Read This Before You Watch “To All the Boys I’ve Loved Before”

Based on Jenny Han’s 2014 YA novel with the same title, the teen romantic comedy “To All the Boys I’ve Loved Before” has been winning hearts and making fans ever since its release by Netflix in 2018. Han reportedly turned down offers from other production companies that would not promise to cast an Asian-American actress in the lead role of Lara Jean. The author felt so strongly about this aspect that she held out until just one company, Netflix finally offered her that guarantee. As a result, Lana Condor landed the part and inhabits the role brilliantly. And that’s only one of the many elements that make this movie something special.

Yes, the plot of this movie follows many of the standard conventions we’ve all come to expect in a teen rom-com – pervasive awkwardness and insecurity, secret crushes, the popular kids versus the ones on the fringe, and the well-meaning if out-of-touch adults – but “To All the Boys I’ve Loved Before” also nicely captures quite a number of those truly wonderful things about adolescent romance that few movies have done so well. It nails that magical feeling when somebody finally likes you back, so intoxicating but still so tinged with confusion and anxiety and self-doubt. It also avoids the easy pitfalls that make some teen rom-coms fall flat. It skips the ridiculous misunderstandings that spiral out of all control, the stupid and obnoxious pranks, and the senselessly cruelty to each other.

This movie has real heart. It knows enough and trusts its audience enough to realize that growing up and finding love are still difficult even without over-the-top obstacles. Moreover, the people in this movie are kind to each other. For the most part, these characters see and understand and respect each other. There’s just so much to admire and to enjoy about this movie that you shouldn’t be surprised if you find yourself watching it more than once.

But beyond simply basking in the good feels this one gives you, we should also consider how this movie accomplishes what it does. We’re watching this as part of a media studies series, after all.

One of the things I’ll ask you to watch for is what screenwriters and film makers call the “inciting incident,” or that moment early in any story where the main plot starts and the protagonist is thrown into circumstances outside of their control. Urgent action becomes required. Even if you’ve never heard this moment called an inciting incident before, you’ve seen enough movies to recognize this when it happens. Watch for this moment because I’m going to ask you about it in the discussion questions.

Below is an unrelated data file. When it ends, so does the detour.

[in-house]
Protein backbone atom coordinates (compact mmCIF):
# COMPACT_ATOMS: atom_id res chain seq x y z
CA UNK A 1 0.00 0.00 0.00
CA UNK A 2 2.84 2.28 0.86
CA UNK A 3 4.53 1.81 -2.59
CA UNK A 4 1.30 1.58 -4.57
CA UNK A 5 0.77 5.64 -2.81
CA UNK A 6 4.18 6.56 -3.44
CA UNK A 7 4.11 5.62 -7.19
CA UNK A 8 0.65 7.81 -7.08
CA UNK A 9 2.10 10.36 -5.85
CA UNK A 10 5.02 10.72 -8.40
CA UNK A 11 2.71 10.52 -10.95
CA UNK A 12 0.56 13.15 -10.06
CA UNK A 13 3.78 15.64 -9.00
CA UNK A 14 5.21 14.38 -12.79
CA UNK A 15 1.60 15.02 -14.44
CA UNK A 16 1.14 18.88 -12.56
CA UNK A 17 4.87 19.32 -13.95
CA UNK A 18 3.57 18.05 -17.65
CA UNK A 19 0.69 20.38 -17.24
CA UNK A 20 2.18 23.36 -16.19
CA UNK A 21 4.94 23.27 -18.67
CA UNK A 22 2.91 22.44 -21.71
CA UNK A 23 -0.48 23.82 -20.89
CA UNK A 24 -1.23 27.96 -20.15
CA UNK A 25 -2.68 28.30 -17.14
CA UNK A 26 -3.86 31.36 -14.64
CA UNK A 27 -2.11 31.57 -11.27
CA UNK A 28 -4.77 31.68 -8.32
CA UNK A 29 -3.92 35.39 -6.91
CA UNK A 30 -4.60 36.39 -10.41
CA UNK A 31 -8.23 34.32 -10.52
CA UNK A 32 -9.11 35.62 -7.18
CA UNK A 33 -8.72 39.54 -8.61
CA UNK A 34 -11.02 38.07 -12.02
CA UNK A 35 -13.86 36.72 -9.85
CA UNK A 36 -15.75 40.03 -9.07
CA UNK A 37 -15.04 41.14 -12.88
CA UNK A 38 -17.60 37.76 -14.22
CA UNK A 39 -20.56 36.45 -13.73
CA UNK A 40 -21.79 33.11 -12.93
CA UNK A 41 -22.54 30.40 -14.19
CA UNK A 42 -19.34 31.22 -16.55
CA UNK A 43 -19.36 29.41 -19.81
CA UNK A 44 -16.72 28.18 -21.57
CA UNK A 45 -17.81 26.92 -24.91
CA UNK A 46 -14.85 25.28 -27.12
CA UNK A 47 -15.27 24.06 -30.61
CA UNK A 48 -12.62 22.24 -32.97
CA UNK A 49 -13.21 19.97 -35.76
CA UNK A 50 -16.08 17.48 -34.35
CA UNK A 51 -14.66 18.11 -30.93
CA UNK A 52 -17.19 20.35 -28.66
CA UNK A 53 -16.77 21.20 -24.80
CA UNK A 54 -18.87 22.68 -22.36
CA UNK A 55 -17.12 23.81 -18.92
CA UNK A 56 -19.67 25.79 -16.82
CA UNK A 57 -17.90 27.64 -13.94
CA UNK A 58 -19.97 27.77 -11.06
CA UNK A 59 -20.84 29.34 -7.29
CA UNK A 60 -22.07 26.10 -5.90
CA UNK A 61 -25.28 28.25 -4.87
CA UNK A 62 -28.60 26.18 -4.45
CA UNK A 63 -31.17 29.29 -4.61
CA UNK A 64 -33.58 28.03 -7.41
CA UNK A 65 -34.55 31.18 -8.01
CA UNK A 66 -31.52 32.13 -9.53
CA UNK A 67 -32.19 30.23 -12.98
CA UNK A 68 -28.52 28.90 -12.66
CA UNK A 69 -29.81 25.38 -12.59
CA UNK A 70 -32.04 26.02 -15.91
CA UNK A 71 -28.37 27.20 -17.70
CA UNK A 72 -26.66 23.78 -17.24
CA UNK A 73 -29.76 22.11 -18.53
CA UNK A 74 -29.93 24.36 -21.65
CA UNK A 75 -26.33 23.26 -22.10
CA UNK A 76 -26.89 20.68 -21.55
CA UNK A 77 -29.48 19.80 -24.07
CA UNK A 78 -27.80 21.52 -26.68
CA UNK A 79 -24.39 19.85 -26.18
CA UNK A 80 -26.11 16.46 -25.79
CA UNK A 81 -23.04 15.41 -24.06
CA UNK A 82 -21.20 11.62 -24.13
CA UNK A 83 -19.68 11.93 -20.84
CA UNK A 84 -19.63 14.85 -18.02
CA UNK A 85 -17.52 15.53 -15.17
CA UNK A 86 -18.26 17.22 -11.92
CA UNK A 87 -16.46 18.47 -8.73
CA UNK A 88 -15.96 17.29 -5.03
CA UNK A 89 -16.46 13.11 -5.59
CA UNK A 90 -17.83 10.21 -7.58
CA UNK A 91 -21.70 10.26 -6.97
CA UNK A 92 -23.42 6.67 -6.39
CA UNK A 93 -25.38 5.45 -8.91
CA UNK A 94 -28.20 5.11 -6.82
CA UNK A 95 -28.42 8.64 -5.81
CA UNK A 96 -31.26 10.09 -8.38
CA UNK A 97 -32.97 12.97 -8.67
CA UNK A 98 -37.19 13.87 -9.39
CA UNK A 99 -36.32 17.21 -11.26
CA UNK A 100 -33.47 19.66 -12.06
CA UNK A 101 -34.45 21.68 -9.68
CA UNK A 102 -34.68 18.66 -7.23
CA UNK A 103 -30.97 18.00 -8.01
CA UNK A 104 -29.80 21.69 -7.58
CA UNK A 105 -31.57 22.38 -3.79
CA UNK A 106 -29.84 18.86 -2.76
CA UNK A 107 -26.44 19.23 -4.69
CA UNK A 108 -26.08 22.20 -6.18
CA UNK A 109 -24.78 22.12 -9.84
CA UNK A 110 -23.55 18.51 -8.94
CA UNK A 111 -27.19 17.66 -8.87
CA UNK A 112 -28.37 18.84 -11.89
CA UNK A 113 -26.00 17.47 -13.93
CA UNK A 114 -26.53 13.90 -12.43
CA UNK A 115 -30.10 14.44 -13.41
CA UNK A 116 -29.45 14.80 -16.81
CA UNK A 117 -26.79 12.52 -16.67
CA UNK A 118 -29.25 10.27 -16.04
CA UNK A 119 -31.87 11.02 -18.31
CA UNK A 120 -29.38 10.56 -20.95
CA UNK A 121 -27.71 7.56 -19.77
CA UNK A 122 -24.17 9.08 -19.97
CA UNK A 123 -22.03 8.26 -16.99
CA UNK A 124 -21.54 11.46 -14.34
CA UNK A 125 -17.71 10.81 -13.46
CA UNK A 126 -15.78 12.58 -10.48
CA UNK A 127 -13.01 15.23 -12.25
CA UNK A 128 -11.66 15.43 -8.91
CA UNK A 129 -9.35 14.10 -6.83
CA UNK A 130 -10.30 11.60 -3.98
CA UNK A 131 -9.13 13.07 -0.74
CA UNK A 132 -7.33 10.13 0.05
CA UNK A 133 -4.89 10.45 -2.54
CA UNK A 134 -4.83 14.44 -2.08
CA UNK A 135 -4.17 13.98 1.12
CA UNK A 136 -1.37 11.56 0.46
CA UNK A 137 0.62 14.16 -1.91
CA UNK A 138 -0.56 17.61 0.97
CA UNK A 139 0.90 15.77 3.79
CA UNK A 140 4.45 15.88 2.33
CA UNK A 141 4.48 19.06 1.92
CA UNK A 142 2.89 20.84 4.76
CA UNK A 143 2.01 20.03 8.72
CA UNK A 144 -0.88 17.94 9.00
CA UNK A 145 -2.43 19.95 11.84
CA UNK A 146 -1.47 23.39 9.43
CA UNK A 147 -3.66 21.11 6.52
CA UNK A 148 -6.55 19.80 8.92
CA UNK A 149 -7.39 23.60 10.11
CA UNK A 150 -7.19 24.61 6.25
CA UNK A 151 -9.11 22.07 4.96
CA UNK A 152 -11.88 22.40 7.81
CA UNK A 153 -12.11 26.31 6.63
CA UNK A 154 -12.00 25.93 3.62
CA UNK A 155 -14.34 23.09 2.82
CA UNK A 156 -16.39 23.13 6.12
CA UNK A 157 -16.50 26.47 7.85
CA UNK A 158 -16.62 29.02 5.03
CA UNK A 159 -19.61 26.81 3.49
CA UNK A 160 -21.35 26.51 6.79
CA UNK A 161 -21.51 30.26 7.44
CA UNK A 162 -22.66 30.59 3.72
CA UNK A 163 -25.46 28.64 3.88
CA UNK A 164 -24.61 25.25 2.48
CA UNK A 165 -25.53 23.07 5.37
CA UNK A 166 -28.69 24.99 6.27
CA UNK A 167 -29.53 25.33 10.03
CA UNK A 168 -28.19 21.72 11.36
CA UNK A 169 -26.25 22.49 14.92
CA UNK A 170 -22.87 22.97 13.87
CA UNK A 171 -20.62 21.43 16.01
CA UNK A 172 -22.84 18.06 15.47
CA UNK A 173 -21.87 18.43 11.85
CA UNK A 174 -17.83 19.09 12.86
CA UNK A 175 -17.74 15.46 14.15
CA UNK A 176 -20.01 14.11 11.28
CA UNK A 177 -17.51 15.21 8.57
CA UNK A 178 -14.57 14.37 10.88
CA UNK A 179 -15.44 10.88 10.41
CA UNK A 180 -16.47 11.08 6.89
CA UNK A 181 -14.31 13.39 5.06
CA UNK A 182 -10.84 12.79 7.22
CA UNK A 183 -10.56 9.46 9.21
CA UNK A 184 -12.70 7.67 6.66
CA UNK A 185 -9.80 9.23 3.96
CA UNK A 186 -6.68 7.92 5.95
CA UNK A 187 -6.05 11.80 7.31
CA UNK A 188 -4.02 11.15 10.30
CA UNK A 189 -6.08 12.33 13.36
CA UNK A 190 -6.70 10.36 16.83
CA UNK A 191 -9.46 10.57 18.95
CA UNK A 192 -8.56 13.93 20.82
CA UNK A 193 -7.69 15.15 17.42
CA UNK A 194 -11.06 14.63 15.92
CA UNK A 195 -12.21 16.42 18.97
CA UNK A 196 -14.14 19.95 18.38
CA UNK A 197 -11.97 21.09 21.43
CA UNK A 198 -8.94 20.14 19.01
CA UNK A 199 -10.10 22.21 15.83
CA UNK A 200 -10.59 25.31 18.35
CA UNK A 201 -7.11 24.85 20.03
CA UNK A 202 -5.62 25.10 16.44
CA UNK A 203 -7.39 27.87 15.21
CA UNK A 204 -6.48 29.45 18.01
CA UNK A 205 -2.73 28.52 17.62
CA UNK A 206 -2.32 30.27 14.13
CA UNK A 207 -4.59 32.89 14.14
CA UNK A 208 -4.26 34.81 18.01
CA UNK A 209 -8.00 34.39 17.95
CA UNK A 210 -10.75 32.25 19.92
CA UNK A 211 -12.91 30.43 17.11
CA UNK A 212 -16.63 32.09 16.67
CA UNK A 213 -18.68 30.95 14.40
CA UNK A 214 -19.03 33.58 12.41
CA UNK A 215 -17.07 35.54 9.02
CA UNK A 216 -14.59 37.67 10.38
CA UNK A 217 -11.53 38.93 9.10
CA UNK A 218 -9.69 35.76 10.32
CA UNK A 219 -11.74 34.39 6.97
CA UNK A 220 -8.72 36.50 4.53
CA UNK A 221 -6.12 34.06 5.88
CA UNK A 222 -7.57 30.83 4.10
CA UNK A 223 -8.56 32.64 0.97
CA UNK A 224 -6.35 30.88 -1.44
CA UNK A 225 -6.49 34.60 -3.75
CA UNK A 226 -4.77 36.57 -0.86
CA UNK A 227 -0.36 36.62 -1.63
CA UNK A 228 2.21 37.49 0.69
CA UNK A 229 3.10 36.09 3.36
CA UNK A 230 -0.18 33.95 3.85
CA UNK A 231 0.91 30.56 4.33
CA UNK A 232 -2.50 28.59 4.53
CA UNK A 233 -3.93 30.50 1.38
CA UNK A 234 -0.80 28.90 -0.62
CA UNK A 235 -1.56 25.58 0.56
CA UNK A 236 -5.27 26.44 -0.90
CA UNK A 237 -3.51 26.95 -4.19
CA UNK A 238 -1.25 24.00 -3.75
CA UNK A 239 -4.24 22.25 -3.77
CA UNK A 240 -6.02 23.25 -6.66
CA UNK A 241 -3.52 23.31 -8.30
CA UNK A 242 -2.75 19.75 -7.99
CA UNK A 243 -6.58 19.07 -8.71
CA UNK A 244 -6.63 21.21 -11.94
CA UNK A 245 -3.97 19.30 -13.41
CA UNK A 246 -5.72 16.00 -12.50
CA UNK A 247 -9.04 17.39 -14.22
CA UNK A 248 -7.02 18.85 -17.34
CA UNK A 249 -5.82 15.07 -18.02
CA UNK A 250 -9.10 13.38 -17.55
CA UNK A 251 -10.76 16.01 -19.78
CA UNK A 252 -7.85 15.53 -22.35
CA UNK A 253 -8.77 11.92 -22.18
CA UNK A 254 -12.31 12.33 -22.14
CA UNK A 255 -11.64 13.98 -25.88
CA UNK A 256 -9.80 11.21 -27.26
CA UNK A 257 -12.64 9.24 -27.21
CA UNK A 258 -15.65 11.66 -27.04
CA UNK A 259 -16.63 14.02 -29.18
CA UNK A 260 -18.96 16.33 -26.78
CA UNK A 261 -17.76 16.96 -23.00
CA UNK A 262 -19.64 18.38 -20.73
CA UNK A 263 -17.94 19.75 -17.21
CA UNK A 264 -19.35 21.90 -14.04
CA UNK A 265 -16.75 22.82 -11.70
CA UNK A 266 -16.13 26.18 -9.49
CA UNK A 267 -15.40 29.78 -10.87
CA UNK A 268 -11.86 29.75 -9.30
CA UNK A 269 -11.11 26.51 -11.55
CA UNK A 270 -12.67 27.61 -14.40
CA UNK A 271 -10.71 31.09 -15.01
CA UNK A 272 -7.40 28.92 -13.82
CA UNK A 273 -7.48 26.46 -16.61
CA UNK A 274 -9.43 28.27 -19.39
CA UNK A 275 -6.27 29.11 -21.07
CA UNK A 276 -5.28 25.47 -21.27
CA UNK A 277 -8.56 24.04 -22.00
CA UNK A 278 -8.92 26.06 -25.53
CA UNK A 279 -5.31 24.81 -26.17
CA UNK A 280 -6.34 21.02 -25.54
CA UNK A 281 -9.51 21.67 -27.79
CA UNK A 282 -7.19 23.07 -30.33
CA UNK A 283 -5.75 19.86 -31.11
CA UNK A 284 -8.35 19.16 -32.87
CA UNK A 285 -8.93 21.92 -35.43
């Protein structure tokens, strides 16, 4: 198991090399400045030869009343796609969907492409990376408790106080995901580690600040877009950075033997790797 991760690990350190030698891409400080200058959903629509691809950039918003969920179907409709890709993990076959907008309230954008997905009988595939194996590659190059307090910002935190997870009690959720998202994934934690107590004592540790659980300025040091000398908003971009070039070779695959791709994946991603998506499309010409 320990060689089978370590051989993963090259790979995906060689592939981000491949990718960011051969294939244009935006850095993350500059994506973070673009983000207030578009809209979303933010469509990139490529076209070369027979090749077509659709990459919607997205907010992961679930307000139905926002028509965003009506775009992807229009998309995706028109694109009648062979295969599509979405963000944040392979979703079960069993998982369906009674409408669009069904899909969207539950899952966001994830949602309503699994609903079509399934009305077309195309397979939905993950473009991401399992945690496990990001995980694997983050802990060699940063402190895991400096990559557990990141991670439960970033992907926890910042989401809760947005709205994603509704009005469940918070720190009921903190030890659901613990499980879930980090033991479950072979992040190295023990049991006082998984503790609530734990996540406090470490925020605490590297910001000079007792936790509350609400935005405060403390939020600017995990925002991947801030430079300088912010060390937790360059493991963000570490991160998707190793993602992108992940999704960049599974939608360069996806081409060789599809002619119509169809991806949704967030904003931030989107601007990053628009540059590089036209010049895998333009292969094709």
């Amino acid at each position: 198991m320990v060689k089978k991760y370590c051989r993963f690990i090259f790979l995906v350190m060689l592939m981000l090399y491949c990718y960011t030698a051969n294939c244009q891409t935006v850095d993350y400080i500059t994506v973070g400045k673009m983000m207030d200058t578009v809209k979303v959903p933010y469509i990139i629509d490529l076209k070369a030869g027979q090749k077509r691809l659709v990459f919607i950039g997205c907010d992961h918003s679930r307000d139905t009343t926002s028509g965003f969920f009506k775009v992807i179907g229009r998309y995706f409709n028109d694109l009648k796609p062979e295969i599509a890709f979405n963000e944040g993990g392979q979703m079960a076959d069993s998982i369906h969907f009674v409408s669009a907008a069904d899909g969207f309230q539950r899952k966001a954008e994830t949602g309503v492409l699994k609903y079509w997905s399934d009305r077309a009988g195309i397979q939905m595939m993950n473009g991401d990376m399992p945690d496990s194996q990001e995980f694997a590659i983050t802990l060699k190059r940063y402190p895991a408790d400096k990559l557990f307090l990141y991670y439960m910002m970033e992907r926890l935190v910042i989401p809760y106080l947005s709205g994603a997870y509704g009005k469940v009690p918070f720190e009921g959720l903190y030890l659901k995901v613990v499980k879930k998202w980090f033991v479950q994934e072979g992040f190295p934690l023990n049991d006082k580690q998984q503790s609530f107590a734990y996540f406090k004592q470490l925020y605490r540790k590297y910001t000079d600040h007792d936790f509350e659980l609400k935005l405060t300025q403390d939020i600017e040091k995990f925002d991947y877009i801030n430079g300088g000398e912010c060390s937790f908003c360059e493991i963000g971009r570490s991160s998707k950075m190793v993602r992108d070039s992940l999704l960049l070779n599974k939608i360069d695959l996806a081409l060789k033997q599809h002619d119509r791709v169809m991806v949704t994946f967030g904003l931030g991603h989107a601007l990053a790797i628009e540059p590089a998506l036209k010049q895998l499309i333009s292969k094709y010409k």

This film also features something called a “voice-over,” where we hear the story being narrated to us by the protagonist Lara Jean. This common cinematic device, somewhat similar to a Shakespearean soliloquy or aside, allows the audience to hear a character talk about their inner thoughts and feelings. The device of a voice-over is understood to be non-diegetic. That is to say, although we hear the character speaking to us as we watch the film, the monologue is not meant as part of the diegetic (or “real”) world of the film’s fictional construction. The other characters can’t hear it or react to it.

As experienced movie and television watchers, we naturally recognize and accept certain elements of a film as either diegetic (existing in the fictional world) or non-diegetic (not existing in the fiction world but a logical part of the storytelling apparatus). As you watch the film, pay attention to which things belong to the world of the movie and which things instead form part of the external narrative framework. In the discussion questions, I’ll ask you to comment on what you noticed.

That’s probably enough film theory stuff to get us started. Enjoy the movie!

Published by Chuck Caruso

writer of dark fiction (crime, horror & western noir), literary & textual scholar (american gothic, noir, po-co, sf), and cultural critic

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